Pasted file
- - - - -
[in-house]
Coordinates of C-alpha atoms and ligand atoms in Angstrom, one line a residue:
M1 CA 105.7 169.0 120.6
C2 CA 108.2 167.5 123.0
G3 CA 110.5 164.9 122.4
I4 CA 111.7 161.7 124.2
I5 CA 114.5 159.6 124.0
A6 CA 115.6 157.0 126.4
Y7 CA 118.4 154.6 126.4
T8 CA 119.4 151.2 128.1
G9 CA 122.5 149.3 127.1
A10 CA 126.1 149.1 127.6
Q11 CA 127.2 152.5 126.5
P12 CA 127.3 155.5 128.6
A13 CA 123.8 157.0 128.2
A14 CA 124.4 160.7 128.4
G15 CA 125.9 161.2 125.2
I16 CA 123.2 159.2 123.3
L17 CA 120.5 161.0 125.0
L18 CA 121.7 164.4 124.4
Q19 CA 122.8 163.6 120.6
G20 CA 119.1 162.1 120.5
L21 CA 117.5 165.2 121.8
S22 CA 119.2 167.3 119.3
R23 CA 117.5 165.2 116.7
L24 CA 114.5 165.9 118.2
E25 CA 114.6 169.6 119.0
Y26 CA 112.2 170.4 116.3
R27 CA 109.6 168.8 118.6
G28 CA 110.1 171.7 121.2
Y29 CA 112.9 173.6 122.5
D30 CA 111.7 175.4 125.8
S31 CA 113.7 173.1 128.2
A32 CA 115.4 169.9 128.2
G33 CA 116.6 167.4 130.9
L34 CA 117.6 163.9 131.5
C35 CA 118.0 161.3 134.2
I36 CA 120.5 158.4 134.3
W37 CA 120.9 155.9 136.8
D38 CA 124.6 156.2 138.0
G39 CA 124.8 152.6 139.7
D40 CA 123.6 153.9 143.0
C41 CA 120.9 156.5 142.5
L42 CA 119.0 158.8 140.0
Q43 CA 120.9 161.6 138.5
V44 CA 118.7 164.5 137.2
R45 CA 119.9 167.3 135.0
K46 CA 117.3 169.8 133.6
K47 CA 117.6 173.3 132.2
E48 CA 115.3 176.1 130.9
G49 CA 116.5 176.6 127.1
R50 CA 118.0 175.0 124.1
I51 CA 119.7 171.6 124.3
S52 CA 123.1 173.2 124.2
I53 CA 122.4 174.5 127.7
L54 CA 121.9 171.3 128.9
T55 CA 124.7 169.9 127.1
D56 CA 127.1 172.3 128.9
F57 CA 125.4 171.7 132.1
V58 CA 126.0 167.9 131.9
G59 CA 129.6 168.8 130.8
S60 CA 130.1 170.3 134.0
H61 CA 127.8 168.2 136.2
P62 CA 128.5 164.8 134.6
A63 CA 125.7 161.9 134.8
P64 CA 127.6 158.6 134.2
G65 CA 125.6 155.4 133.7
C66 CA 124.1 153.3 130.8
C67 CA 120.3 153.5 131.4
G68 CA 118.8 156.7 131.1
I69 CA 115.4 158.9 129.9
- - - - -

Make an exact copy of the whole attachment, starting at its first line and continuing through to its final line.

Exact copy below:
[in-house]
Coordinates of C-alpha atoms and ligand atoms in Angstrom, one line a residue:
M1 CA 105.7 169.0 120.6
C2 CA 108.2 167.5 123.0
G3 CA 110.5 164.9 122.4
I4 CA 111.7 161.7 124.2
I5 CA 114.5 159.6 124.0
A6 CA 115.6 157.0 126.4
Y7 CA 118.4 154.6 126.4
T8 CA 119.4 151.2 128.1
G9 CA 122.5 149.3 127.1
A10 CA 126.1 149.1 127.6
Q11 CA 127.2 152.5 126.5
P12 CA 127.3 155.5 128.6
A13 CA 123.8 157.0 128.2
A14 CA 124.4 160.7 128.4
G15 CA 125.9 161.2 125.2
I16 CA 123.2 159.2 123.3
L17 CA 120.5 161.0 125.0
L18 CA 121.7 164.4 124.4
Q19 CA 122.8 163.6 120.6
G20 CA 119.1 162.1 120.5
L21 CA 117.5 165.2 121.8
S22 CA 119.2 167.3 119.3
R23 CA 117.5 165.2 116.7
L24 CA 114.5 165.9 118.2
E25 CA 114.6 169.6 119.0
Y26 CA 112.2 170.4 116.3
R27 CA 109.6 168.8 118.6
G28 CA 110.1 171.7 121.2
Y29 CA 112.9 173.6 122.5
D30 CA 111.7 175.4 125.8
S31 CA 113.7 173.1 128.2
A32 CA 115.4 169.9 128.2
G33 CA 116.6 167.4 130.9
L34 CA 117.6 163.9 131.5
C35 CA 118.0 161.3 134.2
I36 CA 120.5 158.4 134.3
W37 CA 120.9 155.9 136.8
D38 CA 124.6 156.2 138.0
G39 CA 124.8 152.6 139.7
D40 CA 123.6 153.9 143.0
C41 CA 120.9 156.5 142.5
L42 CA 119.0 158.8 140.0
Q43 CA 120.9 161.6 138.5
V44 CA 118.7 164.5 137.2
R45 CA 119.9 167.3 135.0
K46 CA 117.3 169.8 133.6
K47 CA 117.6 173.3 132.2
E48 CA 115.3 176.1 130.9
G49 CA 116.5 176.6 127.1
R50 CA 118.0 175.0 124.1
I51 CA 119.7 171.6 124.3
S52 CA 123.1 173.2 124.2
I53 CA 122.4 174.5 127.7
L54 CA 121.9 171.3 128.9
T55 CA 124.7 169.9 127.1
D56 CA 127.1 172.3 128.9
F57 CA 125.4 171.7 132.1
V58 CA 126.0 167.9 131.9
G59 CA 129.6 168.8 130.8
S60 CA 130.1 170.3 134.0
H61 CA 127.8 168.2 136.2
P62 CA 128.5 164.8 134.6
A63 CA 125.7 161.9 134.8
P64 CA 127.6 158.6 134.2
G65 CA 125.6 155.4 133.7
C66 CA 124.1 153.3 130.8
C67 CA 120.3 153.5 131.4
G68 CA 118.8 156.7 131.1
I69 CA 115.4 158.9 129.9